Not Only for Developers and Code

As I said earlier, it may seem that Git and GitHub are designed only for developers to manage their code. It turns out that this isn’t the case. What’s interesting is that riding on the back of its cool factor, GitHub is increasingly being used to host and share material that isn’t code. Writers are using it to version and share their novels, musicians to promote their songs and invite remixes, and artists to capture their work-flow.


As the Wired article mentioned earlier demonstrates, writers are now starting to use Git and GitHub to manage their novels, poems, and articles. Clearly, some writers are finding this invaluable for distributing their work and crowd-sourcing revisions. If they keep versions of their masterpiece in a fine-grained way by committing versions into a Git repository as they progress an interesting archival record is made, as Cory Doctorow points out:

…prior to the computerized era, writers produced a series [of] complete drafts on the way to publications, complete with erasures, annotations, and so on. These are archival gold, since they illuminate the creative process in a way that often reveals the hidden stories behind the books we care about.

And not only that, Doctorow notes that a service such as GitHub can provide you with the means (and the incentive) to publish some or all of your projects to a public repository or to a private site and, furthermore, the publisher can check out the latest revision of an author’s text when it’s time to publish an updated version.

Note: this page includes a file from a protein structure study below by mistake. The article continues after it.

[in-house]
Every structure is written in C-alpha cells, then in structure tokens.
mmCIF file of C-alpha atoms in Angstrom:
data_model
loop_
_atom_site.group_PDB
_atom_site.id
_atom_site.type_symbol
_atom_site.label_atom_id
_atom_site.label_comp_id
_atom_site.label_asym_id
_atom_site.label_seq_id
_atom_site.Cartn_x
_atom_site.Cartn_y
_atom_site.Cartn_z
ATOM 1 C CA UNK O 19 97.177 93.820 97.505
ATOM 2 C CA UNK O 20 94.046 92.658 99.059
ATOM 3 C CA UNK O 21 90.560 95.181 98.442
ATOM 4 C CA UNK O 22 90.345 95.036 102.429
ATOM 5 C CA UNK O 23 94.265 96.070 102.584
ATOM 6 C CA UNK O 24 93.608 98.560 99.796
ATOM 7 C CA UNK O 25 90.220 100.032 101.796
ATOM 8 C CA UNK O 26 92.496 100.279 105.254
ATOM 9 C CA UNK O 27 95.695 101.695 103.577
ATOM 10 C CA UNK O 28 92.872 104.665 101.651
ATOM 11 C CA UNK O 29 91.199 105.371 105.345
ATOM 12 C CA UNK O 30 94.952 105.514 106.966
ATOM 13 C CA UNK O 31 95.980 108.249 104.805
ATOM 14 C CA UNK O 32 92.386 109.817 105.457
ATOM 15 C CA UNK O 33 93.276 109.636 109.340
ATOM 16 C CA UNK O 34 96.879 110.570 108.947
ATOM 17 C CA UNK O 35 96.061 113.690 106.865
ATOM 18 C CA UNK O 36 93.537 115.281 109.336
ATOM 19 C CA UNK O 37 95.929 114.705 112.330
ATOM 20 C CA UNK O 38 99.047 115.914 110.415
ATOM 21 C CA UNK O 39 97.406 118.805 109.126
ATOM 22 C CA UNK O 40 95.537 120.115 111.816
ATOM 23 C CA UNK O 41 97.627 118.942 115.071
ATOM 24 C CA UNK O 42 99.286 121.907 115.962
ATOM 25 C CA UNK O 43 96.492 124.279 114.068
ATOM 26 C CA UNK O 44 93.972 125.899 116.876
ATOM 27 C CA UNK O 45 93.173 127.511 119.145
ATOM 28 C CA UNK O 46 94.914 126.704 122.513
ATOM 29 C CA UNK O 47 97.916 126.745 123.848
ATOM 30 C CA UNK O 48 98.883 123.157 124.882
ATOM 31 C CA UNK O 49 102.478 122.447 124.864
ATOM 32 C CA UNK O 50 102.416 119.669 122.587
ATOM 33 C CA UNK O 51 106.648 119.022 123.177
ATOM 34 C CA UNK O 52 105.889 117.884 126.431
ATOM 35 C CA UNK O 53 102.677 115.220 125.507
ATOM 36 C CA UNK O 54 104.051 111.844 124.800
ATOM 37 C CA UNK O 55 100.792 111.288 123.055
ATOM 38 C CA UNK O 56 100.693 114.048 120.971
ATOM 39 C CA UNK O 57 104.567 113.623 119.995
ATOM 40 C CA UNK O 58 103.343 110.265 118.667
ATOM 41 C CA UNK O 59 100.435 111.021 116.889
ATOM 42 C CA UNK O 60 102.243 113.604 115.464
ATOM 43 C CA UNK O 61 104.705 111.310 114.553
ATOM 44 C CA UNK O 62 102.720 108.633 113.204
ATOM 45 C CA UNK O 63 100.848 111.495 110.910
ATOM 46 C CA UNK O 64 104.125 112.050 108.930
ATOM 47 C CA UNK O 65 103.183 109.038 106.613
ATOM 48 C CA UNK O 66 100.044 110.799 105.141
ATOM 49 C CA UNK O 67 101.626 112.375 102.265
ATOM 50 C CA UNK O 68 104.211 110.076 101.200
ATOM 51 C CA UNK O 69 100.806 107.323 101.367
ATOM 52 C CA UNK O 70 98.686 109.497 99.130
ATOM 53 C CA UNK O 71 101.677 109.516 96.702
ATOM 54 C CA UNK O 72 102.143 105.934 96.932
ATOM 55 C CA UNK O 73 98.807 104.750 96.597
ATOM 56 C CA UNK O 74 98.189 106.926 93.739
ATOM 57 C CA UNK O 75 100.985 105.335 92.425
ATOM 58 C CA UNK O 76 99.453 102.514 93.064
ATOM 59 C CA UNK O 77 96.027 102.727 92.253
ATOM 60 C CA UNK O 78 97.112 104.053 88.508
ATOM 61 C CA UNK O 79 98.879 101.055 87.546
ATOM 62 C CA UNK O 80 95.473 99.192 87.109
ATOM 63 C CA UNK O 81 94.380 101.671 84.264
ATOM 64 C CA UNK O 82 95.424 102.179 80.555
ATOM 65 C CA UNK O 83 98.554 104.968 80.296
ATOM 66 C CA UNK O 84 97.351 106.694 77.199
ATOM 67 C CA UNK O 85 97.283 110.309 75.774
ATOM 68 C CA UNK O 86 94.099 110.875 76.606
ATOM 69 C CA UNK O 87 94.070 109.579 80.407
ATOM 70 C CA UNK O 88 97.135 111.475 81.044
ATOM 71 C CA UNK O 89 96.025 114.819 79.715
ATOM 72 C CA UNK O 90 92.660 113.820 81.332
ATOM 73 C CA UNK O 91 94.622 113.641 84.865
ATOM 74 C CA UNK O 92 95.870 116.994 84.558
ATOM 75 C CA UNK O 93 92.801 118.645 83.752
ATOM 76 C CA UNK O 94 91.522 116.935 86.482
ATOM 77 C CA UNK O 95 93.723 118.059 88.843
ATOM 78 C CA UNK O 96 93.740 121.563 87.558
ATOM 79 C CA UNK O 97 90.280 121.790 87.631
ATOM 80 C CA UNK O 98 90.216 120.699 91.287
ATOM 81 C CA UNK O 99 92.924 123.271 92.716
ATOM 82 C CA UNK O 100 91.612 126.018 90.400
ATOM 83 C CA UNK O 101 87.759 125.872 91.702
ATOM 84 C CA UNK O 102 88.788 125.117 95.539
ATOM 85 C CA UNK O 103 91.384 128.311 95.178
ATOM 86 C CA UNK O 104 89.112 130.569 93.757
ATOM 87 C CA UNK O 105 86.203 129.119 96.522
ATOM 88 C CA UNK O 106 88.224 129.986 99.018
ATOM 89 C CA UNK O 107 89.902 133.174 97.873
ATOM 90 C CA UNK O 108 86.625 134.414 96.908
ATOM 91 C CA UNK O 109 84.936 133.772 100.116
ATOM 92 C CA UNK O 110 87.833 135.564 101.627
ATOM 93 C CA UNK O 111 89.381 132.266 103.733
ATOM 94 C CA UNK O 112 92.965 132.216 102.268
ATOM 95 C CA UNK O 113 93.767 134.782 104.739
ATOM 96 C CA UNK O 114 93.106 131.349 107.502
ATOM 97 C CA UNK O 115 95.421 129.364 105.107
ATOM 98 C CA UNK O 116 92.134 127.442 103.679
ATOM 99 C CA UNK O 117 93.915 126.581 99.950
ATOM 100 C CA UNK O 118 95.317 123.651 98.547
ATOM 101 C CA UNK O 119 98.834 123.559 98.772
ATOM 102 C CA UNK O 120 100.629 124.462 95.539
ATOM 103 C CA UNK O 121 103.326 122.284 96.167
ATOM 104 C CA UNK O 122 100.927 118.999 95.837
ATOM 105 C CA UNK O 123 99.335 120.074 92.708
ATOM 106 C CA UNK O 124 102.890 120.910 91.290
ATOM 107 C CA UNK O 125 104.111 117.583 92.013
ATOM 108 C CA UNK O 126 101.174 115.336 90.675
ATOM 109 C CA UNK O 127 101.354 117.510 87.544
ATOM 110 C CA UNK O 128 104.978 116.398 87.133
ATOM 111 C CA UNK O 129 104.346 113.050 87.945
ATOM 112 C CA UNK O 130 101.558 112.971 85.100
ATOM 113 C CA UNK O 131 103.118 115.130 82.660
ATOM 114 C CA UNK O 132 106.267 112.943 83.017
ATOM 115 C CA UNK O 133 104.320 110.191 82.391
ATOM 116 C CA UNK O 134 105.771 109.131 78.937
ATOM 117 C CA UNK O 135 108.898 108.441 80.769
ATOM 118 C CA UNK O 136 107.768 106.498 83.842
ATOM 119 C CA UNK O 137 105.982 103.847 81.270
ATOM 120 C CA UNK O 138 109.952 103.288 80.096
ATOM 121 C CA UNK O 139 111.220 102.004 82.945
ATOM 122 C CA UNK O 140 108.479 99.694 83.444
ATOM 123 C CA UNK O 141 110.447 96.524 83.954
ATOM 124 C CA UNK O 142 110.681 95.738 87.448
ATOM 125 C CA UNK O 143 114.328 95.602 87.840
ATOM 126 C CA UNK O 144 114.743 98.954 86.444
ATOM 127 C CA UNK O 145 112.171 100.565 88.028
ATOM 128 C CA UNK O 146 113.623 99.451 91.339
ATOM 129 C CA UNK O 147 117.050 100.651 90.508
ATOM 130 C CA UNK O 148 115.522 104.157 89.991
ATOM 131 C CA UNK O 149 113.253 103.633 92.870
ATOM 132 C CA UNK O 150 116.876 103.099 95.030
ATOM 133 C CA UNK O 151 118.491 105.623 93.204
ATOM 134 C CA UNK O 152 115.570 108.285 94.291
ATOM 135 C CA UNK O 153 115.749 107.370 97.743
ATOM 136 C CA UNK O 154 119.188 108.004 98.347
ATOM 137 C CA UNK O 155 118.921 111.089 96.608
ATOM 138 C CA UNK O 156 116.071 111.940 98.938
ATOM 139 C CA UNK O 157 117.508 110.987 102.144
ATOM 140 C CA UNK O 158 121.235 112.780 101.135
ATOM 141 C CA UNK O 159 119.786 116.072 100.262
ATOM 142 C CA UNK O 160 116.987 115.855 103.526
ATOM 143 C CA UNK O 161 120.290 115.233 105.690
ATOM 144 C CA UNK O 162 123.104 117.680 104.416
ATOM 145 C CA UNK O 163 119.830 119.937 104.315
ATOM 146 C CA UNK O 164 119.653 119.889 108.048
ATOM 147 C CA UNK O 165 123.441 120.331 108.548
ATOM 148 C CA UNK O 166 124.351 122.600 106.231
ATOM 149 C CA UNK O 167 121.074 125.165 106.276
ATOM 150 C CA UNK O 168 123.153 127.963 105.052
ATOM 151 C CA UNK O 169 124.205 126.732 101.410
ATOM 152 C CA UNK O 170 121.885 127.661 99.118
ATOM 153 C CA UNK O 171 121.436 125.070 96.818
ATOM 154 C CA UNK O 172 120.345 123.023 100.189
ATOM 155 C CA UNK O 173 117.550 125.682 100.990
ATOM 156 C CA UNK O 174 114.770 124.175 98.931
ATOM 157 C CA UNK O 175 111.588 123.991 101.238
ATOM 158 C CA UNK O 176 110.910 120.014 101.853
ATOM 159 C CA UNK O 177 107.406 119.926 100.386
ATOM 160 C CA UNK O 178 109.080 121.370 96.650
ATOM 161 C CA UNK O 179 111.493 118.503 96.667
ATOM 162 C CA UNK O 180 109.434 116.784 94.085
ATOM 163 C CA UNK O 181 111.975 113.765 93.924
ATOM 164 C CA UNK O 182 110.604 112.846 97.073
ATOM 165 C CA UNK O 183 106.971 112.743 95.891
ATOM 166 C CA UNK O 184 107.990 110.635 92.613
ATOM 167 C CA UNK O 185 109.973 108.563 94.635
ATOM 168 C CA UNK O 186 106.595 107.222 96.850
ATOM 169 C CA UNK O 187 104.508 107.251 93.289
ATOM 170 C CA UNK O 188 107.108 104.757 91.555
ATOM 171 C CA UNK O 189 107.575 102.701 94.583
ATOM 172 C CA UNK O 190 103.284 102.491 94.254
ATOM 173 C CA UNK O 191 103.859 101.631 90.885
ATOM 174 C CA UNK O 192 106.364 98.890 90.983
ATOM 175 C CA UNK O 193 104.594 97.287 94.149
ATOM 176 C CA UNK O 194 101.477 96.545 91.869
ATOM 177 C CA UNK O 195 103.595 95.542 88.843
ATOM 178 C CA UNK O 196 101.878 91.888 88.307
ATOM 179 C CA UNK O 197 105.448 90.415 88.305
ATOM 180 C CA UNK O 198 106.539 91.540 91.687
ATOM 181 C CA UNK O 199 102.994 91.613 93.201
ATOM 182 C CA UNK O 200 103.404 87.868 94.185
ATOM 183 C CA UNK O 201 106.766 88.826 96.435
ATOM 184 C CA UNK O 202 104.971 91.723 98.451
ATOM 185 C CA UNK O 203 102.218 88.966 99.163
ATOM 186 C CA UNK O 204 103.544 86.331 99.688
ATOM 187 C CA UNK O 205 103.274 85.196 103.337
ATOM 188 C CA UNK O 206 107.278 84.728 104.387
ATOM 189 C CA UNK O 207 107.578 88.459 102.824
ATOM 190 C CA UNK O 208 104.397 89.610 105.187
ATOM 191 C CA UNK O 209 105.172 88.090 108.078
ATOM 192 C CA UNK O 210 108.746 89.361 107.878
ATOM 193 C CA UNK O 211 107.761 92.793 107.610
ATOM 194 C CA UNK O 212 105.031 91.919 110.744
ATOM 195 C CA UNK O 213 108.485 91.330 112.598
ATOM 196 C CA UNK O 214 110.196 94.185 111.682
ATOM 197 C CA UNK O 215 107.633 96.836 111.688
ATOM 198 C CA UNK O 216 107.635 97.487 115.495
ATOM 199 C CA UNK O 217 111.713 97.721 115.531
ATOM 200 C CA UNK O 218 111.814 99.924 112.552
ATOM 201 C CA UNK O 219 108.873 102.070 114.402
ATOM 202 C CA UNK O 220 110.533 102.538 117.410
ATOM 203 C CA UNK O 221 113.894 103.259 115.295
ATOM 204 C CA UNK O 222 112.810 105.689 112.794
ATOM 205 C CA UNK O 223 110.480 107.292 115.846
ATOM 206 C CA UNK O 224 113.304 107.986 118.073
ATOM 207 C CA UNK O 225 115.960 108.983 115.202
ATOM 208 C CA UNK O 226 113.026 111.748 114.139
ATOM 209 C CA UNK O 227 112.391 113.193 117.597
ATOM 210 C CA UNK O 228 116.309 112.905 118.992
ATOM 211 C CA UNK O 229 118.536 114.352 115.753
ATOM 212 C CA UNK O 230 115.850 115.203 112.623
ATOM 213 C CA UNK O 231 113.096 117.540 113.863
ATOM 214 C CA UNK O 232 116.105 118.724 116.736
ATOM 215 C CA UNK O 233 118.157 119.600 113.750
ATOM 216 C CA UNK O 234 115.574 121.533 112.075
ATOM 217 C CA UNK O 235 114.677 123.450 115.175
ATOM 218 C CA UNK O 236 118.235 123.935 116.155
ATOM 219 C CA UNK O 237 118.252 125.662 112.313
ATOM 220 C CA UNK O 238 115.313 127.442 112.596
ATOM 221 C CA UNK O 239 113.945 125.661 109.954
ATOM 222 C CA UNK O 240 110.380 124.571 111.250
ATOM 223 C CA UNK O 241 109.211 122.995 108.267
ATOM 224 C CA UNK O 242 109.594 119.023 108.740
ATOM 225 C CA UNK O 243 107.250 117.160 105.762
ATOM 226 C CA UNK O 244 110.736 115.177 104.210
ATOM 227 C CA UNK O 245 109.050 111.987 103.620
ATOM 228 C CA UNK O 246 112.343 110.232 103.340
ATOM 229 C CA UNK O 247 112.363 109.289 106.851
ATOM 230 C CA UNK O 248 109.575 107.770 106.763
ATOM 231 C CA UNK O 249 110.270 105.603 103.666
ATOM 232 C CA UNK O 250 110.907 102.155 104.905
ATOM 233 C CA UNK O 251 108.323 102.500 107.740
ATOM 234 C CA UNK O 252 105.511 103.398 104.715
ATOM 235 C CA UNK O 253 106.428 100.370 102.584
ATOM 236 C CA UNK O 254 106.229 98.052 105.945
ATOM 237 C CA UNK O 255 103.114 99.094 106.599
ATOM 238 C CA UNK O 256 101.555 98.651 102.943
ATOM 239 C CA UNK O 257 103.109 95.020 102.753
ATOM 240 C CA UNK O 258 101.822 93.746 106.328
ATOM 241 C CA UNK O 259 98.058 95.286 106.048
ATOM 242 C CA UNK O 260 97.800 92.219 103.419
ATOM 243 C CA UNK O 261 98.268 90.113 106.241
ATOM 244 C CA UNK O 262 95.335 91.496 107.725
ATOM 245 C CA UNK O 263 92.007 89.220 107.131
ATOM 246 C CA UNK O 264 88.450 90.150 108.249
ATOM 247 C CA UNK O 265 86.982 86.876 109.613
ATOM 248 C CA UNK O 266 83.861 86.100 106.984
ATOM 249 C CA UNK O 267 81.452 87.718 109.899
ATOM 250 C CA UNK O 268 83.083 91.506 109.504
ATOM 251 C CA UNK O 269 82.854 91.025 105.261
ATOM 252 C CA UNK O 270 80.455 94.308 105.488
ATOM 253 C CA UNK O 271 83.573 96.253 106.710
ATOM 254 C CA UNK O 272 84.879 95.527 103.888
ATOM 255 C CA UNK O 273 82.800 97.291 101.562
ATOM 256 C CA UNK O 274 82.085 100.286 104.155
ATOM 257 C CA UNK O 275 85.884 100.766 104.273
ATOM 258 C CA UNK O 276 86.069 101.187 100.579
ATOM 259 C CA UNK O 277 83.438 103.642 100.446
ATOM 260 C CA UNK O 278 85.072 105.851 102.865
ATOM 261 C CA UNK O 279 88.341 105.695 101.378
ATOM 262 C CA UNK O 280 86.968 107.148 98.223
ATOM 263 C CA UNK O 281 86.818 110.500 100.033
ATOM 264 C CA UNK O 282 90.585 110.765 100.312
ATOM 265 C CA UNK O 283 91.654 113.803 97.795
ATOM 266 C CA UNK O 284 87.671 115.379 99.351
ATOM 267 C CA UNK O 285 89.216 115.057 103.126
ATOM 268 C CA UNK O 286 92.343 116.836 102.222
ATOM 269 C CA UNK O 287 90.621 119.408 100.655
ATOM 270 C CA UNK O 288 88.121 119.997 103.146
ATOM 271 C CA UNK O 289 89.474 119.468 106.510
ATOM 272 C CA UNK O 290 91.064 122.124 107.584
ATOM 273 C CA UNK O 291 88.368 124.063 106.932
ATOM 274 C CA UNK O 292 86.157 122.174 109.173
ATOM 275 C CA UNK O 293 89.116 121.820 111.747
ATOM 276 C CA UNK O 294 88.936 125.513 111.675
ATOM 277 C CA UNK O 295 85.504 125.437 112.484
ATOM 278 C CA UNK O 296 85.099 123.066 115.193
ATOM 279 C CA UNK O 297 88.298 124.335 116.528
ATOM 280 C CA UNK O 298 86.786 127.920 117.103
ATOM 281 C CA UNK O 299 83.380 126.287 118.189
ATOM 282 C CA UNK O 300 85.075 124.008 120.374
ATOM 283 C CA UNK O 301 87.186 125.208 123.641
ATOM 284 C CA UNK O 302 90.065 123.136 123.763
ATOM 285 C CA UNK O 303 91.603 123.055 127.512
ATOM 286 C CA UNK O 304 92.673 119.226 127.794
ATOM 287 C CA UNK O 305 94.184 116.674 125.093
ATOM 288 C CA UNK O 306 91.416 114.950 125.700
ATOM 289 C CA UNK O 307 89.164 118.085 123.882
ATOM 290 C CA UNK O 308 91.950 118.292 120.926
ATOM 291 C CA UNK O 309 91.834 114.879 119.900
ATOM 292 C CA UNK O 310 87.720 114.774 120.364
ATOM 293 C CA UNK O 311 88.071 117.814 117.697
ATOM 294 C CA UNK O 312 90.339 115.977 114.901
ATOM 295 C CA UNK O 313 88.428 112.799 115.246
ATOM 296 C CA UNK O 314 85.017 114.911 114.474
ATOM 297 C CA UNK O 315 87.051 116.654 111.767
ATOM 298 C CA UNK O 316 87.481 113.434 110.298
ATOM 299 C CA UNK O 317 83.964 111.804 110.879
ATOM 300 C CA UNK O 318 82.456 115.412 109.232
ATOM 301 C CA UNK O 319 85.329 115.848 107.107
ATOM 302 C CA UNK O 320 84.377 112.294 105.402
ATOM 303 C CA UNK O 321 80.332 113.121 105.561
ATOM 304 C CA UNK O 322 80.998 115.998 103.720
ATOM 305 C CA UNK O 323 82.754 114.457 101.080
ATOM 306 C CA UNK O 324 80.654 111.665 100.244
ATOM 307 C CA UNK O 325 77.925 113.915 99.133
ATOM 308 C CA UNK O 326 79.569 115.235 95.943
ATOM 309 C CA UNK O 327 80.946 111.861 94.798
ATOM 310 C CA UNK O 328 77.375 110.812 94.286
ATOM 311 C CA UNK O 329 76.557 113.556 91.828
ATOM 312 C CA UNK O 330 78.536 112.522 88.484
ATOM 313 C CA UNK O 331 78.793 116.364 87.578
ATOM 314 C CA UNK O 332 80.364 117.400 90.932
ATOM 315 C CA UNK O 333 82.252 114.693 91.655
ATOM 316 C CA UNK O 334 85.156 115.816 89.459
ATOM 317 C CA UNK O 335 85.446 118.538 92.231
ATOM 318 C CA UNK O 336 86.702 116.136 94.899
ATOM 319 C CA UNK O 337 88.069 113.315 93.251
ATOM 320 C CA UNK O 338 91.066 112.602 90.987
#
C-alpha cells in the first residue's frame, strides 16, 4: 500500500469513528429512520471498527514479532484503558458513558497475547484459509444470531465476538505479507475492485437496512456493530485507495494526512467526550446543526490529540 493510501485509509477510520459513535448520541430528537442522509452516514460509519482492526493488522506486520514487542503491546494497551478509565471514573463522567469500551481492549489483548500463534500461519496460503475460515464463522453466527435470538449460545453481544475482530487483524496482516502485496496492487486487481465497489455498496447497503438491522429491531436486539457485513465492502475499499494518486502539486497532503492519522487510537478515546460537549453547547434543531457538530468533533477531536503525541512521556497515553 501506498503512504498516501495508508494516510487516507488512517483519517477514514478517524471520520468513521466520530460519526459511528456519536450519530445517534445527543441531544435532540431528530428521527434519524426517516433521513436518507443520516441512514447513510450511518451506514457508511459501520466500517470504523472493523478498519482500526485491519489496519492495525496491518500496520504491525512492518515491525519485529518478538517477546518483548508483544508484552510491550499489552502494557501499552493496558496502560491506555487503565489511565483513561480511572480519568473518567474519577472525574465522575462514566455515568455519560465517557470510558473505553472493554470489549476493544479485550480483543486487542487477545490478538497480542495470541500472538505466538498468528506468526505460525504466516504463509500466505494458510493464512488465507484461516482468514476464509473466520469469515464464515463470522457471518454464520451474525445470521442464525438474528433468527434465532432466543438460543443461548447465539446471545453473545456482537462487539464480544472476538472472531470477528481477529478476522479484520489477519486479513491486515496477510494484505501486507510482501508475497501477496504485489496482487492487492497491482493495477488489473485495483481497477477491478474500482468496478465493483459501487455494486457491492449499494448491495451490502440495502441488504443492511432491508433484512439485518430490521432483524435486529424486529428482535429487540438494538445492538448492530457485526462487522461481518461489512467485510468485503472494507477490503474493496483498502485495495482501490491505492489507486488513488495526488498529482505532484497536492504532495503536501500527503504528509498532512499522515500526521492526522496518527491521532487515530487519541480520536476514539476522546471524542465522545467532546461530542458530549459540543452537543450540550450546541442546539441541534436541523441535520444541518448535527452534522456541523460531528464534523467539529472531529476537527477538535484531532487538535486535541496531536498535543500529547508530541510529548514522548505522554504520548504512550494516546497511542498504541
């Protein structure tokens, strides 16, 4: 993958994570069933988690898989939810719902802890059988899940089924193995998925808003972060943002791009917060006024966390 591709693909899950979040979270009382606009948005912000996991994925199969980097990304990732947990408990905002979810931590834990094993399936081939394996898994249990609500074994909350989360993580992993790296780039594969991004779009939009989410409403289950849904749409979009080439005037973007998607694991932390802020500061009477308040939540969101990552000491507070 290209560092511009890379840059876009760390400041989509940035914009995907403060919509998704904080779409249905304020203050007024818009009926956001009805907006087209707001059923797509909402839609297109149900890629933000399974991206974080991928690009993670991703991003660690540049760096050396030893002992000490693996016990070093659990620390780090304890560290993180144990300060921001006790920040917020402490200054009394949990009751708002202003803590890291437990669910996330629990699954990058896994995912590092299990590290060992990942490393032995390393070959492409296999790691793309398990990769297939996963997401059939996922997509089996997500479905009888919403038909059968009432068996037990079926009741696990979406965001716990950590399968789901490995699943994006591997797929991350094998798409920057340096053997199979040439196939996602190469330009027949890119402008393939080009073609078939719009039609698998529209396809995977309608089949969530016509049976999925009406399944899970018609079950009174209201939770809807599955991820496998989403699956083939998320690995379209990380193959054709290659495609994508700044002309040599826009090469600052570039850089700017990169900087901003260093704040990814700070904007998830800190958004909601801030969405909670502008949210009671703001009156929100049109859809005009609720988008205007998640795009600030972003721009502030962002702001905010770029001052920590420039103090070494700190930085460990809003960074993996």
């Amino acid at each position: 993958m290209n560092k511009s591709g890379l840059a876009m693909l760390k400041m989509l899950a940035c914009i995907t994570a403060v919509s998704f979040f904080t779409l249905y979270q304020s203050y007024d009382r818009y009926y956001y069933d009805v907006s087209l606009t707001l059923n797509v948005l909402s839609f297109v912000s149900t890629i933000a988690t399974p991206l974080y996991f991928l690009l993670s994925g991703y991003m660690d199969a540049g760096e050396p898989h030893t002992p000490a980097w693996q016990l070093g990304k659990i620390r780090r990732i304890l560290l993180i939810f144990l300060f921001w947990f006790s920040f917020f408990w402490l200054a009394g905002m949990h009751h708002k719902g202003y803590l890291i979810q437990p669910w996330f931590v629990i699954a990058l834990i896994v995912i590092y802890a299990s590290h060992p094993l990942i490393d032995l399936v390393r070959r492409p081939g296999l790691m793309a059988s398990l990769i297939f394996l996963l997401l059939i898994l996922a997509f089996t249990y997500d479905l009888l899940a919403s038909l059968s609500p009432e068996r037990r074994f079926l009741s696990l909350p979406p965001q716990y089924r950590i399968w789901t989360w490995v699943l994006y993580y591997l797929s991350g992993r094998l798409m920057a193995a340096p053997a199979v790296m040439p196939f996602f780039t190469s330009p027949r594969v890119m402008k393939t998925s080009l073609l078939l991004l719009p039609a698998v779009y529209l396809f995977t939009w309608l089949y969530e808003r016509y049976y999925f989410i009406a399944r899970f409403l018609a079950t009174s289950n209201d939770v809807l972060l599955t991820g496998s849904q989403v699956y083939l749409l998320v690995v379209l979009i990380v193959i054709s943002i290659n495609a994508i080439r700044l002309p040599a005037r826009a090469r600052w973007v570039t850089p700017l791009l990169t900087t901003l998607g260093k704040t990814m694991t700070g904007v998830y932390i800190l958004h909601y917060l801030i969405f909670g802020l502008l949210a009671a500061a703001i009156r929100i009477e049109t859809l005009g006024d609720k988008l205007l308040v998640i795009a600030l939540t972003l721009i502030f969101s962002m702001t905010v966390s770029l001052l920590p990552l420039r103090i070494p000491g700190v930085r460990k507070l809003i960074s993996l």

It sounds attractive: push your latest novel to a Git repository, commit your changes, branch off different versions and let your readers and your publisher choose the version they want. Fork that!


Durham-based band, the Bristol 7’s, last year released their album, “The Narwhalingus EP” on GitHub under a Creative Commons licence “to see what the world could do with it”. The release, if we can call it that, comprises the final mixes and the individual tracks as MP3 files. The band invites everyone to:

Fork the repo, sing some harmony, steal my guitar solo, or add a Trance beat. Whatever you want to do, just tell us about it, so we can hear what’s become of our baby!

At the time of writing they have nine forks. Actually, ten, since I just forked it. Now where’s that guitar…


Cory Doctorow has discovered that Mark V of Electric Puppet Theatre is using Git to produce automated “making of” videos of his workflow. V says: